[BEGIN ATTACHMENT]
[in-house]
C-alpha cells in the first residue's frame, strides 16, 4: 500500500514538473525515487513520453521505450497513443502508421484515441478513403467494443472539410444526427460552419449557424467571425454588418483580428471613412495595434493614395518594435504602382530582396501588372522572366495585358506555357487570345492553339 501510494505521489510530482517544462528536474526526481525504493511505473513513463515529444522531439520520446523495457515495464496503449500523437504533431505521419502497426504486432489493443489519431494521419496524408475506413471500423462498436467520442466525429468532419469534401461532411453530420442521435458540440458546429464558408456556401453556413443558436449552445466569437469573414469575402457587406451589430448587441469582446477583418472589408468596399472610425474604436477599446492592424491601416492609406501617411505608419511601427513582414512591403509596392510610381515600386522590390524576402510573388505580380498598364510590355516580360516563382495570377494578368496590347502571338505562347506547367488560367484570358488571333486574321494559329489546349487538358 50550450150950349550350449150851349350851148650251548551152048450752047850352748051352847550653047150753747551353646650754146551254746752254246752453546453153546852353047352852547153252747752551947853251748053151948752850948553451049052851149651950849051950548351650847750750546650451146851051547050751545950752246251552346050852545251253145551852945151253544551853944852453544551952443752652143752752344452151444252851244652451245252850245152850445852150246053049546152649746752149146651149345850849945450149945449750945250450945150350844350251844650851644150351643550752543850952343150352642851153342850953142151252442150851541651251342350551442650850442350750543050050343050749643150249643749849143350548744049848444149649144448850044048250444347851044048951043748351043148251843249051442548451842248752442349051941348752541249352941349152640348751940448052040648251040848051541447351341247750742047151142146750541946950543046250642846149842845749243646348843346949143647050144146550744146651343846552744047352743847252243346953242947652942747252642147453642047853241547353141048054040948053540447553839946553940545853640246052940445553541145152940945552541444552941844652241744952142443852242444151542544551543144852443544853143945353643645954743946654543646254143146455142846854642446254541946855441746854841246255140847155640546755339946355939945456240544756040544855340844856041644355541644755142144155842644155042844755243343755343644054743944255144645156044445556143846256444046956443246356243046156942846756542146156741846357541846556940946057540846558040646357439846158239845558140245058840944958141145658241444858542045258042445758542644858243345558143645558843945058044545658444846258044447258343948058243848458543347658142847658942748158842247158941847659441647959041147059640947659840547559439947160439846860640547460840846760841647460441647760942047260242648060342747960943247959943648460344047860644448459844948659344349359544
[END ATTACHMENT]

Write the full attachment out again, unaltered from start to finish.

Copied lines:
[in-house]
C-alpha cells in the first residue's frame, strides 16, 4: 500500500514538473525515487513520453521505450497513443502508421484515441478513403467494443472539410444526427460552419449557424467571425454588418483580428471613412495595434493614395518594435504602382530582396501588372522572366495585358506555357487570345492553339 501510494505521489510530482517544462528536474526526481525504493511505473513513463515529444522531439520520446523495457515495464496503449500523437504533431505521419502497426504486432489493443489519431494521419496524408475506413471500423462498436467520442466525429468532419469534401461532411453530420442521435458540440458546429464558408456556401453556413443558436449552445466569437469573414469575402457587406451589430448587441469582446477583418472589408468596399472610425474604436477599446492592424491601416492609406501617411505608419511601427513582414512591403509596392510610381515600386522590390524576402510573388505580380498598364510590355516580360516563382495570377494578368496590347502571338505562347506547367488560367484570358488571333486574321494559329489546349487538358 50550450150950349550350449150851349350851148650251548551152048450752047850352748051352847550653047150753747551353646650754146551254746752254246752453546453153546852353047352852547153252747752551947853251748053151948752850948553451049052851149651950849051950548351650847750750546650451146851051547050751545950752246251552346050852545251253145551852945151253544551853944852453544551952443752652143752752344452151444252851244652451245252850245152850445852150246053049546152649746752149146651149345850849945450149945449750945250450945150350844350251844650851644150351643550752543850952343150352642851153342850953142151252442150851541651251342350551442650850442350750543050050343050749643150249643749849143350548744049848444149649144448850044048250444347851044048951043748351043148251843249051442548451842248752442349051941348752541249352941349152640348751940448052040648251040848051541447351341247750742047151142146750541946950543046250642846149842845749243646348843346949143647050144146550744146651343846552744047352743847252243346953242947652942747252642147453642047853241547353141048054040948053540447553839946553940545853640246052940445553541145152940945552541444552941844652241744952142443852242444151542544551543144852443544853143945353643645954743946654543646254143146455142846854642446254541946855441746854841246255140847155640546755339946355939945456240544756040544855340844856041644355541644755142144155842644155042844755243343755343644054743944255144645156044445556143846256444046956443246356243046156942846756542146156741846357541846556940946057540846558040646357439846158239845558140245058840944958141145658241444858542045258042445758542644858243345558143645558843945058044545658444846258044447258343948058243848458543347658142847658942748158842247158941847659441647959041147059640947659840547559439947160439846860640547460840846760841647460441647760942047260242648060342747960943247959943648460344047860644448459844948659344349359544